With only six months to go before travel agents have to become FSA-compliant, Jane Archer finds out what options retailers will have if they wish to continue selling travel insurance

There is just over six months to go before we hit the deadline for all travel insurance to come under Financial Services Authority regulation, at which time agents must be either FSA members or formal representatives of intermediaries if they want to continue selling insurance policies.

The trade could be forgiven for thinking the issue of regulation has gone very quiet since the Treasury decided last year that agents had to be regulated by the FSA rather than ABTA.

In fact, at the end of last year the FSA released a consultation document on how it will operate – its final policy paper is expected at the end of this month – prompting a lot of work behind the scenes, with ABTA playing a key role in trying to persuade the Treasury that a light touch is required for its members because travel insurance is not their core product.

ABTA has objected to the cost to agents of joining the FSA and requested more guidance about its training and competence regime. It is also concerned about proposed rules to protect client money. It said the FSA should simply require agents to pay premiums to intermediaries within 30 days.

In his submission to the FSA, head of policy and communications David Marshall said: “We’ve asked the FSA to compare the fee to be an ABTA member with the fees proposed – in our view the level of fees will act as a disincentive to authorisation.”

The FSA wants agents to pay the same as other insurance intermediaries. This means a £1,500 application fee and a quarterly charge of between £128 and £1,100, with the total dependent on how much agents earn from travel insurance sales. There is a 30% early-application discount.

Meanwhile, insurance intermediaries have been updating their systems to cope with the expected influx of retailers who want to work under their FSA licences rather than go through the hassle of joining the authority.

Under the new regime, agents can become either an appointed representative (AR) of their travel insurance provider or an introducer appointed representative (IAR).

As an AR, agents can sell travel insurance under the licence of an FSA-regulated insurance intermediary. As an IAR, they can only pass on information, including a contact number, about their insurance provider.

Preferential managing director Steve Nickerson said: “The idea of an IAR is that the customer then purchases their travel insurance direct from the provider, but it is possible that some sort of commission process will be available as, essentially, the agent is passing on business.”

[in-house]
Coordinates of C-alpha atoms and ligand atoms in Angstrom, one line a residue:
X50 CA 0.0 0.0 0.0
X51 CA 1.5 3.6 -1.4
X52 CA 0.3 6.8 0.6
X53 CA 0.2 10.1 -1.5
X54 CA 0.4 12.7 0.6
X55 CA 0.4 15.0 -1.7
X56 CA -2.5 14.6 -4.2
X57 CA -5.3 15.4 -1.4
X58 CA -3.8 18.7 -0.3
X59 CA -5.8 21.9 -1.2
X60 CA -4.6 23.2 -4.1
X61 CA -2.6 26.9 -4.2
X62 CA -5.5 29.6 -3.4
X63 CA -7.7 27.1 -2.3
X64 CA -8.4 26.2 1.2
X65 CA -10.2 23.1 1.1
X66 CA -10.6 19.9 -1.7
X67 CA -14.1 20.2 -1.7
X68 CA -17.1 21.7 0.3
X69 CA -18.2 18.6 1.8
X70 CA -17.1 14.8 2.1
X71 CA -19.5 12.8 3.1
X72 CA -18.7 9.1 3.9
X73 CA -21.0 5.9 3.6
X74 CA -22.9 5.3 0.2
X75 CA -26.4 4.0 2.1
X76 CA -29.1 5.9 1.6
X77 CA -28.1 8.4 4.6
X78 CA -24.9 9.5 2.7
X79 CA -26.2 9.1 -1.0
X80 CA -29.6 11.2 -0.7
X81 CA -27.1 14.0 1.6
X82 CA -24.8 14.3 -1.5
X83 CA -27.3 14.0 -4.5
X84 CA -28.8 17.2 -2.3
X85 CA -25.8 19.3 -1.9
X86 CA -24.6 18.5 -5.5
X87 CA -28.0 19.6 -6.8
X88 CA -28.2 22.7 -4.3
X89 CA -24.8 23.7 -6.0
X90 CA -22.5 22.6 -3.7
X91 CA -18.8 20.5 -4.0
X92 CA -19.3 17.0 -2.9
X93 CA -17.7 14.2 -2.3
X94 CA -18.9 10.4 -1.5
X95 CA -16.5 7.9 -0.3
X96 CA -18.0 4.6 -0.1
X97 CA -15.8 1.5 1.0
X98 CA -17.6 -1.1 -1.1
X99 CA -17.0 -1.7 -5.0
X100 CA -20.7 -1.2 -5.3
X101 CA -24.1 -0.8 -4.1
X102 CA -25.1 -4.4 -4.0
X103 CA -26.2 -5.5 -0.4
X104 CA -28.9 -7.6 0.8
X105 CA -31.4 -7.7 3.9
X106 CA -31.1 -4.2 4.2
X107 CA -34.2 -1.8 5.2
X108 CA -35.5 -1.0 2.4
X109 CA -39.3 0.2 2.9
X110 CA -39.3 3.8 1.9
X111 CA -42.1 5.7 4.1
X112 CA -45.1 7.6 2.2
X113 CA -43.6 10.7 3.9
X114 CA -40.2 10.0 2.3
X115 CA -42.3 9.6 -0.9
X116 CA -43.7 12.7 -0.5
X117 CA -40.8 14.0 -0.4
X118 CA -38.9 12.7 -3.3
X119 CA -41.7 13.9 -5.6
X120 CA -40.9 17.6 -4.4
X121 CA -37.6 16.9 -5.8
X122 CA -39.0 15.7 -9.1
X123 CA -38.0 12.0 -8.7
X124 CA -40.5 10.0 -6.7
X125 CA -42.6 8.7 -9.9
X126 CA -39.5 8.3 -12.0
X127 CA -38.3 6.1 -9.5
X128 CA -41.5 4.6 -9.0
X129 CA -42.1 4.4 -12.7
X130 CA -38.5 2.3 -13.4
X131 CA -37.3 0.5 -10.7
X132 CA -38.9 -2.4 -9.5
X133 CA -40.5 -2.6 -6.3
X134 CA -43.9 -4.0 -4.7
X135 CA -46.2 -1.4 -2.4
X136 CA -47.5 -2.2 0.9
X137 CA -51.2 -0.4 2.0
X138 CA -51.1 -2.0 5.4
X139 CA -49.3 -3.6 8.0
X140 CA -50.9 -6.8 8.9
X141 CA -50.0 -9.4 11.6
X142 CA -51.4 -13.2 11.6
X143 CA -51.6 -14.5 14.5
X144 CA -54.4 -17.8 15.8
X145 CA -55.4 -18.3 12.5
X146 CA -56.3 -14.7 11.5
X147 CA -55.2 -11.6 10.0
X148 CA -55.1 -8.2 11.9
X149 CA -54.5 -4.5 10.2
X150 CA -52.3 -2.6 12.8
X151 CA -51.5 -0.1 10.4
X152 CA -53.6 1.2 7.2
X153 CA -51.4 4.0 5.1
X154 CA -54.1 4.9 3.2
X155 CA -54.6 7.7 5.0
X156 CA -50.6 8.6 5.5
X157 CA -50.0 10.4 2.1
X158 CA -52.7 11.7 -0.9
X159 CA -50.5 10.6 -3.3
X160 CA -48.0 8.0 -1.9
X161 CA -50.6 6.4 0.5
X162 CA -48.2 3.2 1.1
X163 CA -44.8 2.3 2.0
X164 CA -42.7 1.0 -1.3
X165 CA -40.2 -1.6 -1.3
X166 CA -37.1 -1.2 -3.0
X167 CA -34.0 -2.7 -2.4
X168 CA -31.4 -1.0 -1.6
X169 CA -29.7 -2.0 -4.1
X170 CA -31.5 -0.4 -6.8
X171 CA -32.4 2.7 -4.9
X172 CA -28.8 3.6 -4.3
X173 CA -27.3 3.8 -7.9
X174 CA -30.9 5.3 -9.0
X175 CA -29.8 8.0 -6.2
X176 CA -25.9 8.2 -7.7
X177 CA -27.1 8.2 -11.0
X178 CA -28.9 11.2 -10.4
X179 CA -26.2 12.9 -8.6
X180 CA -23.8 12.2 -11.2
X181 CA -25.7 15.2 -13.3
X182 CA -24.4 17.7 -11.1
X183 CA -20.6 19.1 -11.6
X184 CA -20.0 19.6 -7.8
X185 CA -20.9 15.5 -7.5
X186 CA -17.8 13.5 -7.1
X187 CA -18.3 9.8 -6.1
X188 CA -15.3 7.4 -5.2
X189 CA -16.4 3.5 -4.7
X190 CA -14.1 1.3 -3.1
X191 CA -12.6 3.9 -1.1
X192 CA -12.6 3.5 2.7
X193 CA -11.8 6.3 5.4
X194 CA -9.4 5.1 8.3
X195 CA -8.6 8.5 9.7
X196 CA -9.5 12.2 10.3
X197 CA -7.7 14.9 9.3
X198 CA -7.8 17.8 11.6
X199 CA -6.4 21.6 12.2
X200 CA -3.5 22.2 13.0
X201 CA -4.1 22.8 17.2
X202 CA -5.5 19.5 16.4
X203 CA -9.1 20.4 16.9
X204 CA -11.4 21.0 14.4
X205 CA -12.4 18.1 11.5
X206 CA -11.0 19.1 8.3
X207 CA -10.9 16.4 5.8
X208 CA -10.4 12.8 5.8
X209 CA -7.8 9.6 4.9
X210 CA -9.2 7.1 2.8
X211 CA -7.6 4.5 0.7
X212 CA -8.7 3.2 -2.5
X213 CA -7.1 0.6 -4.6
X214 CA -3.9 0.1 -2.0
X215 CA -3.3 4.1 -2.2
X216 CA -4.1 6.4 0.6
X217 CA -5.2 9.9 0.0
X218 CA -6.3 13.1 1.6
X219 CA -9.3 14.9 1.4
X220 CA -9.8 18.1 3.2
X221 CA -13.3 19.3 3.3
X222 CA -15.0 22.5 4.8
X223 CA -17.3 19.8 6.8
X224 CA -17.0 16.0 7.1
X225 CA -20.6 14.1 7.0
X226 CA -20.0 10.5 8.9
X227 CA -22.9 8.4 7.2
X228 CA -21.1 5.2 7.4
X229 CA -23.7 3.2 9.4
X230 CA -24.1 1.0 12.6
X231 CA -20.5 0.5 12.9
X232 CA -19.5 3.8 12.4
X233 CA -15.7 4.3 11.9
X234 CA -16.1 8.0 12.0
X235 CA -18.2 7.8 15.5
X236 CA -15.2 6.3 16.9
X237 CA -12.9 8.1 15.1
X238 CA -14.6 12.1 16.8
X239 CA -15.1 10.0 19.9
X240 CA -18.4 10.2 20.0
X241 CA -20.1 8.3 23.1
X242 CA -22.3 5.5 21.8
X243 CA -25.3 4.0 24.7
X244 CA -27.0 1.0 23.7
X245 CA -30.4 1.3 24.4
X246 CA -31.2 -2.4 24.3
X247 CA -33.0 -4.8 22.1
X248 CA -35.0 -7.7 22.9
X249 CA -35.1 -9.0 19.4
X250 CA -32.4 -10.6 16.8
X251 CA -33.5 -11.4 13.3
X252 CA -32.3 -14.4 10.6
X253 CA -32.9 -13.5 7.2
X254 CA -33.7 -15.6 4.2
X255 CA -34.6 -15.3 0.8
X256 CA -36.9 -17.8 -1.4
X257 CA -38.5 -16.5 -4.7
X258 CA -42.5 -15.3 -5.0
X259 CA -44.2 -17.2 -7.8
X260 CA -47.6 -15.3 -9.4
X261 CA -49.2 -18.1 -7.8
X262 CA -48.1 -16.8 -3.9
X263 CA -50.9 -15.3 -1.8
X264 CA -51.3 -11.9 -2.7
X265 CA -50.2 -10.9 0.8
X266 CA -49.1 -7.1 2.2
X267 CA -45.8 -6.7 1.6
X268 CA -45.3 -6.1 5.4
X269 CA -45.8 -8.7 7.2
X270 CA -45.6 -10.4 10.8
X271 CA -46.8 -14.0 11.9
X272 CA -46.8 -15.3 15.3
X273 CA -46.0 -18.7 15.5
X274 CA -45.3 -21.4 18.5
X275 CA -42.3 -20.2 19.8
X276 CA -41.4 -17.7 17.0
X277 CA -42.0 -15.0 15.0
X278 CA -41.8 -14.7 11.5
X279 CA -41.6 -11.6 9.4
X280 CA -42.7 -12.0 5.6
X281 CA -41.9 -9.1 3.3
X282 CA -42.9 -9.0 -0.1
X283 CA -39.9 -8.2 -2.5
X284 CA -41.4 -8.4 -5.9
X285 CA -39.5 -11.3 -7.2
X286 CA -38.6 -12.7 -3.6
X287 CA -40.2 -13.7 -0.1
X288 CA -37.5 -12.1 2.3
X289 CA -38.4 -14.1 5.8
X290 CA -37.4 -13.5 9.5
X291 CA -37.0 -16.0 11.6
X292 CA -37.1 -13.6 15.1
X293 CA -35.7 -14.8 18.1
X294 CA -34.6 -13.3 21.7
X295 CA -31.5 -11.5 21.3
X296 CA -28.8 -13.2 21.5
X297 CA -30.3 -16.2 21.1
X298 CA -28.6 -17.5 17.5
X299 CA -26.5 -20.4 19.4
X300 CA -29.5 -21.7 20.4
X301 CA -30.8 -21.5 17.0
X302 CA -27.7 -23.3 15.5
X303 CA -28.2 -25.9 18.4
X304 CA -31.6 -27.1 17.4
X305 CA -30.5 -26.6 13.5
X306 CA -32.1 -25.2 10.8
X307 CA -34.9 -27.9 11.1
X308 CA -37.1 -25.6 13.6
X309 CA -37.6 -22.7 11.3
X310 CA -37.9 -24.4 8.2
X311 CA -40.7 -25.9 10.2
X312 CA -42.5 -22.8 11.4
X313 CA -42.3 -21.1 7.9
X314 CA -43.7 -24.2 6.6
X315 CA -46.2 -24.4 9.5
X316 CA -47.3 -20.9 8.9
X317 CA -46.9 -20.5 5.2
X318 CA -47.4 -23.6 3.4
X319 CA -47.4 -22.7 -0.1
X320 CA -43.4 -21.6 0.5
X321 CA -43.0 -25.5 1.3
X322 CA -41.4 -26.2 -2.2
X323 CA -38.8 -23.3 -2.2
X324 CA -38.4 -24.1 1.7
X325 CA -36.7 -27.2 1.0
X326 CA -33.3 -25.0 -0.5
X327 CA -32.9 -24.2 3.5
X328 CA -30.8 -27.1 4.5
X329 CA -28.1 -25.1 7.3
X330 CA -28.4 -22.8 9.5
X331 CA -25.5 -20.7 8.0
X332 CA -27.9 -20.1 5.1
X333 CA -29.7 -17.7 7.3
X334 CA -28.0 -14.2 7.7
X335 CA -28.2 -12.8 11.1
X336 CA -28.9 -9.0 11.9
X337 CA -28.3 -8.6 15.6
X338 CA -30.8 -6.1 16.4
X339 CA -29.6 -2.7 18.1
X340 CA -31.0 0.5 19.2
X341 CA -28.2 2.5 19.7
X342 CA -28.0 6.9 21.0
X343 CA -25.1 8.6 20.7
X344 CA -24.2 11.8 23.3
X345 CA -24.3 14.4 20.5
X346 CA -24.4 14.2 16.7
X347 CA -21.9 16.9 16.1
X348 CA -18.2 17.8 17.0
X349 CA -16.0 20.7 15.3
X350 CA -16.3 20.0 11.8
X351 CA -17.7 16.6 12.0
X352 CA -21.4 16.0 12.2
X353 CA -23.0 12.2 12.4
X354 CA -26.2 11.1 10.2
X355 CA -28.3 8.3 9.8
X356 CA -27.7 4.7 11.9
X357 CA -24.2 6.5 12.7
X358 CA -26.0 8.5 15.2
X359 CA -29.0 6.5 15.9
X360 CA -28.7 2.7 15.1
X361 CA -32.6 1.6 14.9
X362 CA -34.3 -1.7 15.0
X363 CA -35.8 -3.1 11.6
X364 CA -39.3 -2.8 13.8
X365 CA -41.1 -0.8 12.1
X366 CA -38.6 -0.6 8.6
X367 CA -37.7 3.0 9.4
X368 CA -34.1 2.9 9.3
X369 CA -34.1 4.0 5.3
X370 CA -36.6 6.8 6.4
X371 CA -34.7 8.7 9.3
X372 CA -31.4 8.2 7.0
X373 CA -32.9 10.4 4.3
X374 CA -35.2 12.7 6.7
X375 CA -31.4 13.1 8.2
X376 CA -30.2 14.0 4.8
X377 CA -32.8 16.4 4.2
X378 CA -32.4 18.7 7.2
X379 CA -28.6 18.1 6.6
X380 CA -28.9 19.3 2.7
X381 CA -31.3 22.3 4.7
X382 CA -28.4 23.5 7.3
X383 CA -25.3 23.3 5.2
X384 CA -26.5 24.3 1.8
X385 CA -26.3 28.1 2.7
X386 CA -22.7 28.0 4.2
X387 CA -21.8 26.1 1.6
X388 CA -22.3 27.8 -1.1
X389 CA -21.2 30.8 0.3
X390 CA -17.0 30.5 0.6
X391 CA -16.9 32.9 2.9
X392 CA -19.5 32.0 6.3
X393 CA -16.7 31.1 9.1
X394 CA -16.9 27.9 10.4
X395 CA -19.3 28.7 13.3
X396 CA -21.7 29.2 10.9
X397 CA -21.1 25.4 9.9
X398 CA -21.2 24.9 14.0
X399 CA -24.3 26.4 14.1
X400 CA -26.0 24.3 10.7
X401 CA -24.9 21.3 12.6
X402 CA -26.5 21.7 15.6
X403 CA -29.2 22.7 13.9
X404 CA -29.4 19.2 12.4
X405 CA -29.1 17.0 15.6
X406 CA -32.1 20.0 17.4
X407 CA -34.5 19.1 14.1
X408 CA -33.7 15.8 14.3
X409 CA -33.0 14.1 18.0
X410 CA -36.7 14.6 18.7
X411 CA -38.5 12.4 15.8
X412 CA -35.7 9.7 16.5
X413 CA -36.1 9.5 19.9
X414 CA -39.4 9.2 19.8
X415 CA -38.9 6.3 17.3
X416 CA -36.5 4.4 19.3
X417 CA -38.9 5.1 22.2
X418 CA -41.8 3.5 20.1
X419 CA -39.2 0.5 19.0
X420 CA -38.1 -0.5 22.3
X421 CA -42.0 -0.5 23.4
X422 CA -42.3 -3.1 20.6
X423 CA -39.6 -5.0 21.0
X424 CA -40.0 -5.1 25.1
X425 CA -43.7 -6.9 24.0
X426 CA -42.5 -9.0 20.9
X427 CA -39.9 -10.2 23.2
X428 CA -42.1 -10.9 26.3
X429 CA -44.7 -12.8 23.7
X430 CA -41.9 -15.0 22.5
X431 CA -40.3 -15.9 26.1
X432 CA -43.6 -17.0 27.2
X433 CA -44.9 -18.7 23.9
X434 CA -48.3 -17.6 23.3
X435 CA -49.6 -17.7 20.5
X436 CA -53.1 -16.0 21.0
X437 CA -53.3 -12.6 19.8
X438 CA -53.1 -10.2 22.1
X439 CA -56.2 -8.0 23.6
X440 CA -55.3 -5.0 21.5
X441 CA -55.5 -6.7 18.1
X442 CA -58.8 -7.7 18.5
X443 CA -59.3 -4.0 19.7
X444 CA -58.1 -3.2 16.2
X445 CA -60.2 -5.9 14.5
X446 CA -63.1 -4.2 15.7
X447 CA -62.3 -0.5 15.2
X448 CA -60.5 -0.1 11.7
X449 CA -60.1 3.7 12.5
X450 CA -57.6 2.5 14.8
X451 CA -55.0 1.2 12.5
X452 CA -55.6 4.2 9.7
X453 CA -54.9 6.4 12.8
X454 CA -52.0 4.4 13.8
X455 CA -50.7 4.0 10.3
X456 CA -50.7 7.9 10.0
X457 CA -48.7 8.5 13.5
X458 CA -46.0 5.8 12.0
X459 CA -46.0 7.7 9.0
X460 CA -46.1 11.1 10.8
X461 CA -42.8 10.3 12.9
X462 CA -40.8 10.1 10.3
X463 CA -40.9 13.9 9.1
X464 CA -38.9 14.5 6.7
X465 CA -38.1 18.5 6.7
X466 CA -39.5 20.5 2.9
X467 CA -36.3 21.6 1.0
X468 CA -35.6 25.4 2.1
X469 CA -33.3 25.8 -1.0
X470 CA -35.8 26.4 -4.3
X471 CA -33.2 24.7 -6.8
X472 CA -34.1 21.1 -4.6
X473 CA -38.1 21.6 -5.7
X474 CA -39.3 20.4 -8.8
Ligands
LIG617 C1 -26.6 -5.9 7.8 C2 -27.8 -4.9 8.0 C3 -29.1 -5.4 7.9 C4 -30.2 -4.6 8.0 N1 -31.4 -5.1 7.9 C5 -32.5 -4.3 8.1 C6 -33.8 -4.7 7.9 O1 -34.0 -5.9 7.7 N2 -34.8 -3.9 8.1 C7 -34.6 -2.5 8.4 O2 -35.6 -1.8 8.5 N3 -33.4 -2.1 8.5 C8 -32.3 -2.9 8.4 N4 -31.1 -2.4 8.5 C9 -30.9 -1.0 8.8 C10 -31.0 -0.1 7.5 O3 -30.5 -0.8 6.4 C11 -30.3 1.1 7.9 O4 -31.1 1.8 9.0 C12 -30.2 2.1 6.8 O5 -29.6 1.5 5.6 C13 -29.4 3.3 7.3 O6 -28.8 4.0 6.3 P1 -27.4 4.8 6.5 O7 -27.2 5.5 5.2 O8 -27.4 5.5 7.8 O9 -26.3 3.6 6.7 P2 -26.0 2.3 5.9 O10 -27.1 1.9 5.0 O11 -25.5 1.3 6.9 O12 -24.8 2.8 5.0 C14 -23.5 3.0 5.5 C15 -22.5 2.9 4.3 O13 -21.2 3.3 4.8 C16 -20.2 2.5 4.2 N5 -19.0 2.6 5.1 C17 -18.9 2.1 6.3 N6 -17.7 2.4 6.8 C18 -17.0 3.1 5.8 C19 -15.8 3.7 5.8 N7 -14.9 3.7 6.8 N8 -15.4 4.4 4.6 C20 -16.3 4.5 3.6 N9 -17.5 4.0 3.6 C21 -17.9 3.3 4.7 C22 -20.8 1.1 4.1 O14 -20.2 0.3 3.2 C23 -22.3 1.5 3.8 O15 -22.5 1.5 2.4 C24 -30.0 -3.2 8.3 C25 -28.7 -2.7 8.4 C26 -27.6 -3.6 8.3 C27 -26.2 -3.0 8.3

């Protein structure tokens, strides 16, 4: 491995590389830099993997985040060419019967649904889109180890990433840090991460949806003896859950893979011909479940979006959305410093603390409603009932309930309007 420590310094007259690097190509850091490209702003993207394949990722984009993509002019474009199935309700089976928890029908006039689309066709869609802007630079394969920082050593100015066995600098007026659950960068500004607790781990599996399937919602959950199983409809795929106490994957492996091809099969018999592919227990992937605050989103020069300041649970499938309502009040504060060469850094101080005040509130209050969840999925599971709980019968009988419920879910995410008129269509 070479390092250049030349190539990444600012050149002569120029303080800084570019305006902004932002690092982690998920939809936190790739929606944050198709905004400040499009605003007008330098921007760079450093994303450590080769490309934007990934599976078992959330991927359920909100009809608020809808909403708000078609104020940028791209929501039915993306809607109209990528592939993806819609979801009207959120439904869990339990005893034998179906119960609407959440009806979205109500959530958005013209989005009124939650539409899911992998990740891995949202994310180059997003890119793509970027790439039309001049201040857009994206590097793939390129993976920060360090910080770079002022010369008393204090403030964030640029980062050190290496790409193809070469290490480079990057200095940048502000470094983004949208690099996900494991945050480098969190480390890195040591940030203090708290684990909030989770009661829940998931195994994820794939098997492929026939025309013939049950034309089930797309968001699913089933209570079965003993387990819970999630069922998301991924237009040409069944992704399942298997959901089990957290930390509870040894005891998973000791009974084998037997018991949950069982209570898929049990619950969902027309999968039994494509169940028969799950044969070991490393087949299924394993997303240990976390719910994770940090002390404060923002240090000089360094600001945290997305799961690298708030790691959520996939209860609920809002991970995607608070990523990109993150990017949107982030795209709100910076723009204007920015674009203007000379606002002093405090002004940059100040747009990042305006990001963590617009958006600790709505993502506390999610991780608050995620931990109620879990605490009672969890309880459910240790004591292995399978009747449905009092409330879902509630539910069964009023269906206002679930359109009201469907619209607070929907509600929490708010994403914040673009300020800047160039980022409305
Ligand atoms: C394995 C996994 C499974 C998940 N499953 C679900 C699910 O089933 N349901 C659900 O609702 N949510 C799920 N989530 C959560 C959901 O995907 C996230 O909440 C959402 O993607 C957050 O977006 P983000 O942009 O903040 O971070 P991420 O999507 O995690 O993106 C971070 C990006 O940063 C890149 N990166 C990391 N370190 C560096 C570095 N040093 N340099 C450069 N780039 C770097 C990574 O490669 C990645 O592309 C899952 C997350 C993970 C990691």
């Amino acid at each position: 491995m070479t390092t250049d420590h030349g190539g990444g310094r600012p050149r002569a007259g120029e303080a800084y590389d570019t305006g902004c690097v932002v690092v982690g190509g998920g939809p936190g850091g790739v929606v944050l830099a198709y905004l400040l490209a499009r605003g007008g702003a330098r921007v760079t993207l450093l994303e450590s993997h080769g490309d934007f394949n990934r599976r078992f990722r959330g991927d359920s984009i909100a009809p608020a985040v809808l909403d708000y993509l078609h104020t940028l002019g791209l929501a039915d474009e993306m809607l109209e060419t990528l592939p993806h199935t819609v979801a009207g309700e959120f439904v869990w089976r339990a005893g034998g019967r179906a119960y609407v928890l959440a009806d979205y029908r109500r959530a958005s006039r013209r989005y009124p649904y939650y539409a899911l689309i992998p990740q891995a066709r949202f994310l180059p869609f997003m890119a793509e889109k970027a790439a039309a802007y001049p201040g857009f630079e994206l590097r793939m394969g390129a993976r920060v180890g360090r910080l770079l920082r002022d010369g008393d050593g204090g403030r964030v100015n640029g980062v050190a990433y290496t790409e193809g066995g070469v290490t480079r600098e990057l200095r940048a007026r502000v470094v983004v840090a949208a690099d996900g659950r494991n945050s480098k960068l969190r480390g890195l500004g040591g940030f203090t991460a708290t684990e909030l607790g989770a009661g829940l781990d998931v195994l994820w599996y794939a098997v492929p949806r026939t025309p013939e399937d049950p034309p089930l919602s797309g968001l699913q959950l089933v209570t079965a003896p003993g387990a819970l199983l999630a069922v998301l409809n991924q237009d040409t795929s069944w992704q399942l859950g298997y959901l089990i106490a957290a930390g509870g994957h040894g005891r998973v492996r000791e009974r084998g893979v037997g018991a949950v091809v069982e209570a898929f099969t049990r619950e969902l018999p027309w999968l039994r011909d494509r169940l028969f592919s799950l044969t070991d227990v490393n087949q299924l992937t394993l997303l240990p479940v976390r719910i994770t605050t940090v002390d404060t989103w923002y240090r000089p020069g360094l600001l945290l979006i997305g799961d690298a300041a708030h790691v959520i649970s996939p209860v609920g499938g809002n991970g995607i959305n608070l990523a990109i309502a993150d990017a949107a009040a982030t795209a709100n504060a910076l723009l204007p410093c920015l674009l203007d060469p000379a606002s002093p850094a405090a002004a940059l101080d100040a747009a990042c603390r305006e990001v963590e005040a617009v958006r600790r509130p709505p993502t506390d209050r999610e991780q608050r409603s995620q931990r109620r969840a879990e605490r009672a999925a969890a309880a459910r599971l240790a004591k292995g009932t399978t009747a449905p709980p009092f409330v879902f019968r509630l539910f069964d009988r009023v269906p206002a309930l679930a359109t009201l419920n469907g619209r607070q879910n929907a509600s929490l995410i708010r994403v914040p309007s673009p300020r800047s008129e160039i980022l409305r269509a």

In its consultation document, the FSA predicted 200 travel firms will join the authority and fewer than 200 will become ARs because insurers and intermediaries may be unwilling to take on large numbers due to the extra costs and risks involved.

Worldchoice director Helen Burgess said some consortia members have already been appointed ARs of Covermore, and Thomas Cook has gained AR status with AXA, but most providers are waiting for the FSA’s policy document before finalising arrangements.

Journeys Travel Insurance managing director Patrick Chong said about 180 agents have asked to become ARs, but said there is no point tying them into a contract now when that contract might have to be changed.

He said priority will be given to agents who sell Journeys’ travel insurance, but other agents can apply, although they will take longer to process.

He said: “We will have to carry out risk assessments and look at their insurance sales. They must also be properly trained as they are selling under my licence, so we will be putting a dedicated trainer on the road.”

Citybond Suretravel group broking director Greg Lawson said: “Many agents expect to become ARs and maintain the status quo. In reality, we expect only 25%-30% of the travel trade will be offered AR status in time for the January 1 deadline.”

He said Citybond Suretravel will require its ARs to have ongoing staff training on compliance and insurance, and appoint an approved person at director level who will have compliance responsibility for insurance sales.

Timeline: new travel insurance rules

  • June 26 2007: The Treasury decides agents selling travel insurance must be regulated by the Financial Services Authority.
  • December 2007: FSA consultation paper issued.
  • March 18 2008: Deadline for responses.
  • May 2008: FSA policy paper explaining final rules and regulations expected.
  • June 30 2008: FSA will begin accepting applications for membership.
  • September 2008: Deadline for 30% early application discount.
  • November 15: Deadline for agents to have joined the FSA.
  • January 1 2009: Travel insurance sales by agents come under the FSA. From this date, agents must either have obtained FSA authorisation or be an AR to sell travel insurance.